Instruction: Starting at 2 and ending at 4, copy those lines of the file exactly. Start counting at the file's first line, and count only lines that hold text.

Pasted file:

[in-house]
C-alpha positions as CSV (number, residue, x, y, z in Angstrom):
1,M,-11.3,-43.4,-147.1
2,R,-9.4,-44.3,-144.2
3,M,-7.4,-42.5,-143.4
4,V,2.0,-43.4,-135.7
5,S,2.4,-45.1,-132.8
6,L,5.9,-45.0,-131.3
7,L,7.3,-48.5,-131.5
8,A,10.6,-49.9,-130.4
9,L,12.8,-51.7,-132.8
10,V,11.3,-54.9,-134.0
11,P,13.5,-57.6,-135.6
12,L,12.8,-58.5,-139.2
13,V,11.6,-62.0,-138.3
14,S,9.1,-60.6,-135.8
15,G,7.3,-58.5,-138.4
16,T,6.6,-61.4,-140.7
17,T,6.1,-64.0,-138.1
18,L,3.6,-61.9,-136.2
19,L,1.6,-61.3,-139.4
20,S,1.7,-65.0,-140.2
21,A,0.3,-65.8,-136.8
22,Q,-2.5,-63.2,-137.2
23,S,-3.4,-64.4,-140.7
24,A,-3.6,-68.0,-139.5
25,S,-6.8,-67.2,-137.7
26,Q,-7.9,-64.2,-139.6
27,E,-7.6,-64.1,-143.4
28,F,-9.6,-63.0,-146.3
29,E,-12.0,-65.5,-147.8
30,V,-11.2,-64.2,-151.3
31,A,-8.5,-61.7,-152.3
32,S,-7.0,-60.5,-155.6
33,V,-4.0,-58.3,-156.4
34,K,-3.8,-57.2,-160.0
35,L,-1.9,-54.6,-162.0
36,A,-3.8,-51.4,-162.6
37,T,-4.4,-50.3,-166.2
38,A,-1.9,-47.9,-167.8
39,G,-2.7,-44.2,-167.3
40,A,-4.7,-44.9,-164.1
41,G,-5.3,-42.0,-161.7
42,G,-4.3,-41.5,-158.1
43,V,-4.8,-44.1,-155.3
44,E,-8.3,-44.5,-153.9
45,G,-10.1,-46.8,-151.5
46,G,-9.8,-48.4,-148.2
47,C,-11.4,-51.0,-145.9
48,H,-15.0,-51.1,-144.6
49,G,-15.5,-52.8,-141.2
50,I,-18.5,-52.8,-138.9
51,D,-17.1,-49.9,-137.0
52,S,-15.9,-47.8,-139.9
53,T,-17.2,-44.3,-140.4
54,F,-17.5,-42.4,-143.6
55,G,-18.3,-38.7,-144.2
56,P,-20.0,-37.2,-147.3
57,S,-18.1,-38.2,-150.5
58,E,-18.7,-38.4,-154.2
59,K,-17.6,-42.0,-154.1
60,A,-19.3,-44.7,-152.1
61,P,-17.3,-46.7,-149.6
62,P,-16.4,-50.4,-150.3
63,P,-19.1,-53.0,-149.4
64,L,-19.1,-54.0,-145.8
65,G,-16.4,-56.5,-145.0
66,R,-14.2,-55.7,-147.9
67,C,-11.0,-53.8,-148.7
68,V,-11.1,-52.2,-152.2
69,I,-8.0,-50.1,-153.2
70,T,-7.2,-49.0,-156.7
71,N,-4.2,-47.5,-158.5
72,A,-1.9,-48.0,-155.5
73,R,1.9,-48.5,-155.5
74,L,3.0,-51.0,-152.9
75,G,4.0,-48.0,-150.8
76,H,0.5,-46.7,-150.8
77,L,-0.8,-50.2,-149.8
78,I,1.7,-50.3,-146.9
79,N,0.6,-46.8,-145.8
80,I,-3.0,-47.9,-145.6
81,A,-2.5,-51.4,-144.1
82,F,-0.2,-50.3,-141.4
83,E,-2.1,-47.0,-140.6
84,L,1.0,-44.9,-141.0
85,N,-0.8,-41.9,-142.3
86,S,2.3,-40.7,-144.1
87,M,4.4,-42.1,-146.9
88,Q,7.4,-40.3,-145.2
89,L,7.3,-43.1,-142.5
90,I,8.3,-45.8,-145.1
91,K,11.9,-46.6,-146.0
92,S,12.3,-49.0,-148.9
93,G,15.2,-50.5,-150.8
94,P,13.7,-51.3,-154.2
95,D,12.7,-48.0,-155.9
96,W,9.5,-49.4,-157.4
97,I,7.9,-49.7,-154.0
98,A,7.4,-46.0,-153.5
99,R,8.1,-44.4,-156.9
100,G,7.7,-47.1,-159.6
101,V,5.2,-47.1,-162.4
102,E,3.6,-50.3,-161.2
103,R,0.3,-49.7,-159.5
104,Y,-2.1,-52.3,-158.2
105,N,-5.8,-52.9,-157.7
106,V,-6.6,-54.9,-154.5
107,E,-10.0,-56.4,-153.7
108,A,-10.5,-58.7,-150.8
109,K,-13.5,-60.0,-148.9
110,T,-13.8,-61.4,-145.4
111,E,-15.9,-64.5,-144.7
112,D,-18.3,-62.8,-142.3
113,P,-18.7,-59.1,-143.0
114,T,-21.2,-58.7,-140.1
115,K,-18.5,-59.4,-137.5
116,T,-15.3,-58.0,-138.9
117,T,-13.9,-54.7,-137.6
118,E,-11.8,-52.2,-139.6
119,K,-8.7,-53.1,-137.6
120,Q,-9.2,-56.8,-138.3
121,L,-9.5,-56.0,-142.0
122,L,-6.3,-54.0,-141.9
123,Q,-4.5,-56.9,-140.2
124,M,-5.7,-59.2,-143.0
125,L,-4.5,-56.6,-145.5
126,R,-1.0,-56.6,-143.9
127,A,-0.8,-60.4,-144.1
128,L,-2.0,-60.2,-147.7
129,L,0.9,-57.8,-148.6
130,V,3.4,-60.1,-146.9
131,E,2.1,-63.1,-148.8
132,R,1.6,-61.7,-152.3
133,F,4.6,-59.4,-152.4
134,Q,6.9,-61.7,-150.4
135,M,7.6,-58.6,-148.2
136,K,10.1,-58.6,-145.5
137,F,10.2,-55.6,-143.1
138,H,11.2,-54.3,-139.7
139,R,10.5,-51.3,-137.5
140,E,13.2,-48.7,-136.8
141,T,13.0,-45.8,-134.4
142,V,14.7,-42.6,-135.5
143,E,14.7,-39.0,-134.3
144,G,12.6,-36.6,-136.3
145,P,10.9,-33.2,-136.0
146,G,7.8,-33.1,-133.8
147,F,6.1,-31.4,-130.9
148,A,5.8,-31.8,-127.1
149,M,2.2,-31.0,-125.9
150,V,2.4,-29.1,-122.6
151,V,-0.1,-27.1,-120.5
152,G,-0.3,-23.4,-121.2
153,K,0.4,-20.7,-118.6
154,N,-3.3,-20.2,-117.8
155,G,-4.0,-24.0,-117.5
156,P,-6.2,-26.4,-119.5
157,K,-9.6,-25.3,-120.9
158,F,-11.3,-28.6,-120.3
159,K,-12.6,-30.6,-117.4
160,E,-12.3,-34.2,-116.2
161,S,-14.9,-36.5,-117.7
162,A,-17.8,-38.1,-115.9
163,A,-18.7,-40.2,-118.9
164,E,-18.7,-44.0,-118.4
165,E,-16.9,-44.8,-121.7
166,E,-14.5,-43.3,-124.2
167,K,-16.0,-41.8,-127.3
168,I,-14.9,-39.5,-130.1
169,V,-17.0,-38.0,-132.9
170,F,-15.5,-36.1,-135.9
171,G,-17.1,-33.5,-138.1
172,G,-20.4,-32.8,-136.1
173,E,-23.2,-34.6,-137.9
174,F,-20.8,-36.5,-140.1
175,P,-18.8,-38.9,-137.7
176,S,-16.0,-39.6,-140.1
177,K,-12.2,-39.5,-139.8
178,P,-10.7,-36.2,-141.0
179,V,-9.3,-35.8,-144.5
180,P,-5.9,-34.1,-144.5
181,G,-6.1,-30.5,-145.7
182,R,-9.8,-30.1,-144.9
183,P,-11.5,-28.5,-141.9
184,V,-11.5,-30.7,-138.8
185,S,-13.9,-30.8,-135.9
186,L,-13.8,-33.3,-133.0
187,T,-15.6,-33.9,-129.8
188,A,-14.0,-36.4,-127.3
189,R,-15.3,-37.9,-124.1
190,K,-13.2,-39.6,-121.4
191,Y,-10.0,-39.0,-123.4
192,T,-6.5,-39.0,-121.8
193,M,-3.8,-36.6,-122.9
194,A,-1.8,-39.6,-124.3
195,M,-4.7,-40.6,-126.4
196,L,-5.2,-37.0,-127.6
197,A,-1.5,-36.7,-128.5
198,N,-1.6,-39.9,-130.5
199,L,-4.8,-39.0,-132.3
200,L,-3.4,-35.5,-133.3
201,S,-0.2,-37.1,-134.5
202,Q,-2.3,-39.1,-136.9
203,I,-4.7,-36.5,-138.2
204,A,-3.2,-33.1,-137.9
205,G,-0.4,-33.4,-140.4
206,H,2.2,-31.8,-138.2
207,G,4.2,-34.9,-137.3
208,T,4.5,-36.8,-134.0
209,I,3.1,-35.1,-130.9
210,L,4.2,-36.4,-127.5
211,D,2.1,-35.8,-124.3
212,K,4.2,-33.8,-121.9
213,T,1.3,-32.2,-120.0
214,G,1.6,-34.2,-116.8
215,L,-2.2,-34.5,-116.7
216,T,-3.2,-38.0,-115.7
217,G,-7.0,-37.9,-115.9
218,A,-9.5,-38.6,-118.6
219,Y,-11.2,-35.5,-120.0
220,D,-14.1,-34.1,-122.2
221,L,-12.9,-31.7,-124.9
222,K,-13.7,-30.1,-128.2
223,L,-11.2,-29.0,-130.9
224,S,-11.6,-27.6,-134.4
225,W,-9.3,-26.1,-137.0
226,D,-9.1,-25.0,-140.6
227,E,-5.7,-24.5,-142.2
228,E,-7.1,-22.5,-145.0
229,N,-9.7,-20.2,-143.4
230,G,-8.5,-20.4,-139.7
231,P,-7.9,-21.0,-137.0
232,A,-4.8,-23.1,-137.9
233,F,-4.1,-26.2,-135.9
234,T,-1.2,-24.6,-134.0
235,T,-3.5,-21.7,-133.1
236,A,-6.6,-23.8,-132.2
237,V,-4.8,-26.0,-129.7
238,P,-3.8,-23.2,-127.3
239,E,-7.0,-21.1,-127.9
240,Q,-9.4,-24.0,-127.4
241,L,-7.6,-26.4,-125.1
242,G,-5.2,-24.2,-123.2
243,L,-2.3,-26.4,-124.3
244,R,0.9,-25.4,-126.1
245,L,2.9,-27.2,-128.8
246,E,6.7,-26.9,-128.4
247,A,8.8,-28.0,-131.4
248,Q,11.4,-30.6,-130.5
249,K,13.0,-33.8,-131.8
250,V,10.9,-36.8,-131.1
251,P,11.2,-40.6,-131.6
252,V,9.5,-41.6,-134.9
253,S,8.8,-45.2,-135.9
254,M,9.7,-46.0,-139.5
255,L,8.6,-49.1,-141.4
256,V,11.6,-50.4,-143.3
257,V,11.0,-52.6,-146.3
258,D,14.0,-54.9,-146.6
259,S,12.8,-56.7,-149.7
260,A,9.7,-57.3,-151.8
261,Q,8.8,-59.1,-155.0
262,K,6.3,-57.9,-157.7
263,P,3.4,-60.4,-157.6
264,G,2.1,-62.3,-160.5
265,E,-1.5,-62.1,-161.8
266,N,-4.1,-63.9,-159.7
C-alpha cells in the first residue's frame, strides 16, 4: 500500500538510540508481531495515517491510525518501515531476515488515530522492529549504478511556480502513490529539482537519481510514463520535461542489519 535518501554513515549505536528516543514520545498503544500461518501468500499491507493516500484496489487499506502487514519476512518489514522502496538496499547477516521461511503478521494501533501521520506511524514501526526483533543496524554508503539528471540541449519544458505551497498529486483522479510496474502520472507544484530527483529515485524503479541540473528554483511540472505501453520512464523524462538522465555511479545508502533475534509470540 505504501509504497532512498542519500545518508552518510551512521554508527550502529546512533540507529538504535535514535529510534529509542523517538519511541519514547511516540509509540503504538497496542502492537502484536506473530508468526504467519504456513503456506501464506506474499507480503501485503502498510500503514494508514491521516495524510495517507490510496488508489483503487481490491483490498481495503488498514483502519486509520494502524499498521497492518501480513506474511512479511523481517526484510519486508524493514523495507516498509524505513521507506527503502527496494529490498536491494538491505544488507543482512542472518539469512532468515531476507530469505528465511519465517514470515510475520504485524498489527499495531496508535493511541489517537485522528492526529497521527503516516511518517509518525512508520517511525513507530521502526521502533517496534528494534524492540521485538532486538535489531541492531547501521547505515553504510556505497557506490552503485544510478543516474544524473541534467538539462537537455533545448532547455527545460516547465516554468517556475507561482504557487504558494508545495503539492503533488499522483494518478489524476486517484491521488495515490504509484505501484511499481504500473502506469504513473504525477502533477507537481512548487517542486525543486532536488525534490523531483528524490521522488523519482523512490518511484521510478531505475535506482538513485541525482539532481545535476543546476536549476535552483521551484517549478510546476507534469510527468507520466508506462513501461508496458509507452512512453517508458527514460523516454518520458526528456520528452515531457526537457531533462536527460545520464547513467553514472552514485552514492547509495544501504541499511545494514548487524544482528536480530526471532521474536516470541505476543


C-alpha positions as CSV (number, residue, x, y, z in Angstrom):
1,M,-11.3,-43.4,-147.1
2,R,-9.4,-44.3,-144.2